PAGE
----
Every day we meet people who seem as if they are immune to problems. The reality is that we all have bad moods.
Where does that bad mood come from?
This universal emotion is a state of mind. However, what follows this varies and most experts have different opinions. Even some of them see incredibly positive things coming out of a bad mood.
One of the reasons we have bad moods is the denial of reality. “They are not satisfied with the expectation they had deposited. This produces a frustration that can turn into a bad mood. This makes them see things still more negatively.” Says psychologist and therapist Marta Centellas, who sees a bad mood as a distortion of the perception of the present.
Who suffers the most?
Egocentric people suffer more bad tempers than others, according to psychologist Diana Perez Cortés. “Bad moods are being in resistance with yourself, second guessing yourself because you feel bad about yourself. The ego wants things for itself and by not getting it, frustration sets in. Obviously, I am speaking in the extreme case, as in everything there are degrees. ”
Apart from the egocentric, there are people equally likely to suffer this state : Hypersensitive, because they always live in a state of alertness and tension. Perfectionists, for their high levels of demands and dissatisfaction. Depressive for their recurring feeling of hopelessness.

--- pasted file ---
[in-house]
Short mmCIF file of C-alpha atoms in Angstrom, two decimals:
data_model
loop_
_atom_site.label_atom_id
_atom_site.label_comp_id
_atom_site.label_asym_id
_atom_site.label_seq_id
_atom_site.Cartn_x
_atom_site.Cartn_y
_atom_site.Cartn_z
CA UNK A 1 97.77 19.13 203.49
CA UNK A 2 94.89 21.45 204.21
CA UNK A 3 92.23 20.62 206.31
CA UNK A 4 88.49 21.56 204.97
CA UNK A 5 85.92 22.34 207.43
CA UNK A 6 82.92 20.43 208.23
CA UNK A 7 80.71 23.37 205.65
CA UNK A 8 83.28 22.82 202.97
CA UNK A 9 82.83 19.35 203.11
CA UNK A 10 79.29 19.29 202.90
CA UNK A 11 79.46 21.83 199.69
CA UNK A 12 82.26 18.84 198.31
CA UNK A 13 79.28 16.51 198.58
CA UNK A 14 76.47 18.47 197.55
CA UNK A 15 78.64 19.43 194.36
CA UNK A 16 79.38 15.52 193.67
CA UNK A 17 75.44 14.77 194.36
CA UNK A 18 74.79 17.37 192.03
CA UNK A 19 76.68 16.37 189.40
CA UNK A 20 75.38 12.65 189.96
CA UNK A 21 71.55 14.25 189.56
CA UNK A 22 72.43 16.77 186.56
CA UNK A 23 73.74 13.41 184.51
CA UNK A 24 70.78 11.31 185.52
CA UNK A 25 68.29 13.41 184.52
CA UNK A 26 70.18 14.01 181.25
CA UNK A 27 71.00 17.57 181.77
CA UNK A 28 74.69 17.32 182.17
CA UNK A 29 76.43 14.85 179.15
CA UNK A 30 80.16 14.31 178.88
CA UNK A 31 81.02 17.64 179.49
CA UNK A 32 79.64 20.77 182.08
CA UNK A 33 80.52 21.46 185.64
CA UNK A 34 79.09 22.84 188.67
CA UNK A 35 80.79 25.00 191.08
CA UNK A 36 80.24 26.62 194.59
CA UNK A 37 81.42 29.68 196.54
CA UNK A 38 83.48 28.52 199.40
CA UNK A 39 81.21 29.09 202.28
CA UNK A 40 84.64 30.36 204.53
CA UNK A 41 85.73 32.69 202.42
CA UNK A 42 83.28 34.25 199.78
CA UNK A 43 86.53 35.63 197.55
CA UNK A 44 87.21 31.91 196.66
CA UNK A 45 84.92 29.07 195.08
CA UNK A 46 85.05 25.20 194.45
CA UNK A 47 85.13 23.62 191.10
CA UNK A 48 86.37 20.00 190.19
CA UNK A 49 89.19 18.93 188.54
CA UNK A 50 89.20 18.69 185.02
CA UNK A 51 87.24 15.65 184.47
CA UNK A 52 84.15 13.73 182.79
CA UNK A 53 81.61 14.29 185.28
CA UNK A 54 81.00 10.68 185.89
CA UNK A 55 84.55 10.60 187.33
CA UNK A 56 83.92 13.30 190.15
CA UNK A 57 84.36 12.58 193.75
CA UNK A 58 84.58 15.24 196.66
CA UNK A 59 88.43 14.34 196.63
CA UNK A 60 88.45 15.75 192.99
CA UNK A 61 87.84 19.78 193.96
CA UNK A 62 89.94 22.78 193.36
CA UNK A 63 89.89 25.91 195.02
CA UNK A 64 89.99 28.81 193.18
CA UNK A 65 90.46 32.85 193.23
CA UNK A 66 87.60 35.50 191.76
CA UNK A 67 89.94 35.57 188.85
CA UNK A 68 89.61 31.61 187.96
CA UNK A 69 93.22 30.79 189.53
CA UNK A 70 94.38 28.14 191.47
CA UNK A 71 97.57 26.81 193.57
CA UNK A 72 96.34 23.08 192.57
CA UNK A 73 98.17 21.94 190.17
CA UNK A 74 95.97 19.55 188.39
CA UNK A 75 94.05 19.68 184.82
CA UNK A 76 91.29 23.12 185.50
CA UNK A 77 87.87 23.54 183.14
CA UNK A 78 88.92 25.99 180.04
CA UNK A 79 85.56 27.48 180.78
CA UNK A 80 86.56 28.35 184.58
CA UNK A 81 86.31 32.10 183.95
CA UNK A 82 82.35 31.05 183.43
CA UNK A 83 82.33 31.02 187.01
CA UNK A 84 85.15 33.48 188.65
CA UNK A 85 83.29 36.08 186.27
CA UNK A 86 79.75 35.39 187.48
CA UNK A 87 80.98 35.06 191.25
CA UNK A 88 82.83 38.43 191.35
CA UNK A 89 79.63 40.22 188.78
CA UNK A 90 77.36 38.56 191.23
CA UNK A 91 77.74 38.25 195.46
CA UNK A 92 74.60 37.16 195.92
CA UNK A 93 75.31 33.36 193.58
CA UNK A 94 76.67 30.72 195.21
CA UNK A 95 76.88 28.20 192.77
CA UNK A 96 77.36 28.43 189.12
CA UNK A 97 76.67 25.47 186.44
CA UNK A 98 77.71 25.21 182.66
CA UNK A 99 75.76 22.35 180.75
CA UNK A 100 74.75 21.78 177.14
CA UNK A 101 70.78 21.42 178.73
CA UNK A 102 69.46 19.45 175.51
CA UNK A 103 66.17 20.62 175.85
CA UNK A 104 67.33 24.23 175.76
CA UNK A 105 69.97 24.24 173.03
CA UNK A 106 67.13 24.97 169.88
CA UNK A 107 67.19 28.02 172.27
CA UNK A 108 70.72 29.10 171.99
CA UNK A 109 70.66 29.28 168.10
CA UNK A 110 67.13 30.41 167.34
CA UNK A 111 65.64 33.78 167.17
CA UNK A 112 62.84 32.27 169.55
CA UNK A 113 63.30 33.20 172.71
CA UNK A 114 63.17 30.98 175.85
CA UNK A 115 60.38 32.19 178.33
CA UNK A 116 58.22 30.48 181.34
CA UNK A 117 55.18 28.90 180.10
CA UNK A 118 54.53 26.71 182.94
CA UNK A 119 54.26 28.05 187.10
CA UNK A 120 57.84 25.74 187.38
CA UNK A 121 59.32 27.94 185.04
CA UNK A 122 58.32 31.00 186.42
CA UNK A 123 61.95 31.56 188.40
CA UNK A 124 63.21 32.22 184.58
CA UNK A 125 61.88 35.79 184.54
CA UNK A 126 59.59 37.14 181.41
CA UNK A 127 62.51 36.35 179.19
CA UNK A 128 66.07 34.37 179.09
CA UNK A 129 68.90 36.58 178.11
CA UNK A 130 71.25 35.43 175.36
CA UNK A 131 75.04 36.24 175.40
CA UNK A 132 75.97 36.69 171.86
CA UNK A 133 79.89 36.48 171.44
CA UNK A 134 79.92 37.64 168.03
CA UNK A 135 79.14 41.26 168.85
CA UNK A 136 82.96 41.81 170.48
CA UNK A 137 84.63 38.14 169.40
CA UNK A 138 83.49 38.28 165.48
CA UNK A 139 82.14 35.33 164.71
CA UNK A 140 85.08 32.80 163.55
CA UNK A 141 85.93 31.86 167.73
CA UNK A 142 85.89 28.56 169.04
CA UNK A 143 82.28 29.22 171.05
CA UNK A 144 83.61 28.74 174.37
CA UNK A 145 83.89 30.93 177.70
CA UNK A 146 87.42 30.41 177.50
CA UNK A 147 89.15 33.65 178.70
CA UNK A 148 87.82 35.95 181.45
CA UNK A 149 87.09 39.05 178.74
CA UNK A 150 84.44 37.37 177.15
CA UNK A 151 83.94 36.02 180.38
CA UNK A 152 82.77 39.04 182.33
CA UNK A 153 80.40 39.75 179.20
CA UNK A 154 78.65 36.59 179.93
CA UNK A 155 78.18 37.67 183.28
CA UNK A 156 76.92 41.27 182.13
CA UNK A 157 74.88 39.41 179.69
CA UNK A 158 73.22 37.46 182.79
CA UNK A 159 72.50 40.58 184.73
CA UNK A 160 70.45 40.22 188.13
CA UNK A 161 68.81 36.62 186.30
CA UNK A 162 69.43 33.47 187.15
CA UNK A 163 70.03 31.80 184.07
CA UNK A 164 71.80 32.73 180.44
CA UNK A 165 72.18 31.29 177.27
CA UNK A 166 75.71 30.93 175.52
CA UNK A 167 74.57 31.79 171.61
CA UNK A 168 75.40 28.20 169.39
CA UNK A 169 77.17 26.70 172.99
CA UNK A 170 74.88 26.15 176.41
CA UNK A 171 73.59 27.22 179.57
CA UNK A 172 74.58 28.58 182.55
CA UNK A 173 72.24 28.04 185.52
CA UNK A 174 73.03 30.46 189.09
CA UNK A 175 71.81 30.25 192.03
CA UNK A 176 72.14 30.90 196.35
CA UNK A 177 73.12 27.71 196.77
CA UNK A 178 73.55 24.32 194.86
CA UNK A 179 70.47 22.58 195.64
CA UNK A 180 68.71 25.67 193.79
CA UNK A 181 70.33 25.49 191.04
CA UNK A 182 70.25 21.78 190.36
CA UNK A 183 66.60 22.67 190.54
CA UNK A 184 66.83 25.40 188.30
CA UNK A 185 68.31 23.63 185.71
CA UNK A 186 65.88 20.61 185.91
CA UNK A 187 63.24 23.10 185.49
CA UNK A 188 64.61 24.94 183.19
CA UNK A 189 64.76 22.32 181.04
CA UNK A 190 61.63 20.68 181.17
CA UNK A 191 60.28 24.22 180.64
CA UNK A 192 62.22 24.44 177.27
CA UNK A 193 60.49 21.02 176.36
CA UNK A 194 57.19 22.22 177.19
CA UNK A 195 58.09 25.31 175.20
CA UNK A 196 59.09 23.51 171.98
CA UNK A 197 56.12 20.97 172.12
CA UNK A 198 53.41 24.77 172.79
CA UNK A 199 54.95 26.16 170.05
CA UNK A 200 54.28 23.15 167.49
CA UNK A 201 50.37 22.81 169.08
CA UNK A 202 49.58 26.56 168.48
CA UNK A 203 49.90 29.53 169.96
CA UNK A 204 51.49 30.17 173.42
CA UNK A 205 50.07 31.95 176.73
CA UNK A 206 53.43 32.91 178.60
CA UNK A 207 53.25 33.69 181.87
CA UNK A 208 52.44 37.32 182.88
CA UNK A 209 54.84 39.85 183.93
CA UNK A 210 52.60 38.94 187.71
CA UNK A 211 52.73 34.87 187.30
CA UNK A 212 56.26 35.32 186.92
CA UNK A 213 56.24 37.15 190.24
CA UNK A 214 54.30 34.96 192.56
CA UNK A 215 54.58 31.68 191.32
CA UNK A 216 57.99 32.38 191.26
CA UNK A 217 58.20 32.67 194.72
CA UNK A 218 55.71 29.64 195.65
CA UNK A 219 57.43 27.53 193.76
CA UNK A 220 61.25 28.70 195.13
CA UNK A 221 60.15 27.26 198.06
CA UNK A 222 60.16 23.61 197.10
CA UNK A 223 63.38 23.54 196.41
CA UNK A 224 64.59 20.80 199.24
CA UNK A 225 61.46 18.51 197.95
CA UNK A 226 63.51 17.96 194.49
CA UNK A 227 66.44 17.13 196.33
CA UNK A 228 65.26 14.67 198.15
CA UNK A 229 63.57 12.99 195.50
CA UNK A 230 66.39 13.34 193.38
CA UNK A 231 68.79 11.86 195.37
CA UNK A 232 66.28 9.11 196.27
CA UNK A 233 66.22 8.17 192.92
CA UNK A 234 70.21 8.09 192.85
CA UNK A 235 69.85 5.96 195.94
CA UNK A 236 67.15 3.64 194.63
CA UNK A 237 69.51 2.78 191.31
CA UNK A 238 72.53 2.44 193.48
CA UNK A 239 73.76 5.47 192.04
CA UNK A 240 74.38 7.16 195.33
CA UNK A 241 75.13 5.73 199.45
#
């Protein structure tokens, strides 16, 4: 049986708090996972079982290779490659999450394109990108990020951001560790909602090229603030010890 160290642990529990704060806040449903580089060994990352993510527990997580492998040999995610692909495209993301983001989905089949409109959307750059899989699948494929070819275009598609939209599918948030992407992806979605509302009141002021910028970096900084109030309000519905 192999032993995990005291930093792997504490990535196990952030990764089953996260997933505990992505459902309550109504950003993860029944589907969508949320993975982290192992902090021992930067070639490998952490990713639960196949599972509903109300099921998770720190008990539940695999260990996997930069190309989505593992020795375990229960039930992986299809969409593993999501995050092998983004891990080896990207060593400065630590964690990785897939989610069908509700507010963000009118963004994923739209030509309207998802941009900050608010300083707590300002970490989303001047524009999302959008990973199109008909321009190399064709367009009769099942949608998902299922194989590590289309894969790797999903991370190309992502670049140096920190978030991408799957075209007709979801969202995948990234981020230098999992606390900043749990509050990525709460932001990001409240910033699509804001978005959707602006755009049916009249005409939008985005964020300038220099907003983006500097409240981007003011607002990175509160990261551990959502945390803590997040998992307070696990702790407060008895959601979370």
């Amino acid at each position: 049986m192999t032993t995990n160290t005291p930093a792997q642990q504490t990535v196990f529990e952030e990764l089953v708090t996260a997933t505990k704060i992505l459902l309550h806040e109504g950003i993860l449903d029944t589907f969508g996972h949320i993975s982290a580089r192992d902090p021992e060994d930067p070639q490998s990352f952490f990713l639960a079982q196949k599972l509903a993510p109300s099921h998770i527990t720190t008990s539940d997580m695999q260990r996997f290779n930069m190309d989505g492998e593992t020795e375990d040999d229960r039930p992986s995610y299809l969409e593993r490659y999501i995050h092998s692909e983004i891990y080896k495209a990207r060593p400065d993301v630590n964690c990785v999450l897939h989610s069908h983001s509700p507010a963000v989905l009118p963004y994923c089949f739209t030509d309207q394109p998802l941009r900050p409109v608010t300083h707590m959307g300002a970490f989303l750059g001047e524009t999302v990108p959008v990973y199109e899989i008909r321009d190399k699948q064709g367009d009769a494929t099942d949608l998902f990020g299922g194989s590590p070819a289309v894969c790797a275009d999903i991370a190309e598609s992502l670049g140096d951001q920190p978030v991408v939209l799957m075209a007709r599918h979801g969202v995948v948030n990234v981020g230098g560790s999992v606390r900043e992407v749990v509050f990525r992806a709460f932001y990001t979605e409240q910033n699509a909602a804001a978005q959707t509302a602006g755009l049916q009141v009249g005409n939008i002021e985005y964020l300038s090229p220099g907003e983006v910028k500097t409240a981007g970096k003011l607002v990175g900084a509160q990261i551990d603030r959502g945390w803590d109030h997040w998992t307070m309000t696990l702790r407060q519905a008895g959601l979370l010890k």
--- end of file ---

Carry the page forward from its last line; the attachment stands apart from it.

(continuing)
Yet there is a bright side:
There are other studies that even seem to applaud the bad mood. Joseph Forgas, writes for the Australian Journal of Science and is a Professor of Psychology at the University of New South Wales in Australia, says that bad moods improve coping skills because they are less credulous people, think more clearly, and have a greater communicative capacity. “Irritability, in moderate doses, tends to promote a more concrete and ultimately more successful style of communication. While positive moods seems to promote creativity, flexibility and cooperation, bad moods fosters melancholy and activates a more attentive, thoughtful and careful way of thinking. ”
However, other experts advise better to let anger and bad moods pass to make decisions. “It is not appropriate to make decisions when one is under the effect of an overwhelmed emotion. What is blocked is rational thinking and then the decisions that are made may be the least effective. These thoughts are contaminated by an effect of an emotional type”, says the psychologist Gustavo Marín.
One thing we can be sure of, we live in a society where we need money. Money is essential in our life yet is not attended to feed our emotions. Yet, it is intended to fill our basic needs such as food, hygiene, transportation and education. That is why it is very easy for financial problems to affect our moods. Or even worse, other problems tend to have us make all kinds of decisions especially financial ones that we will later regret.
When making any financial move, make sure you are cool, calm and collected so there will be no regrets.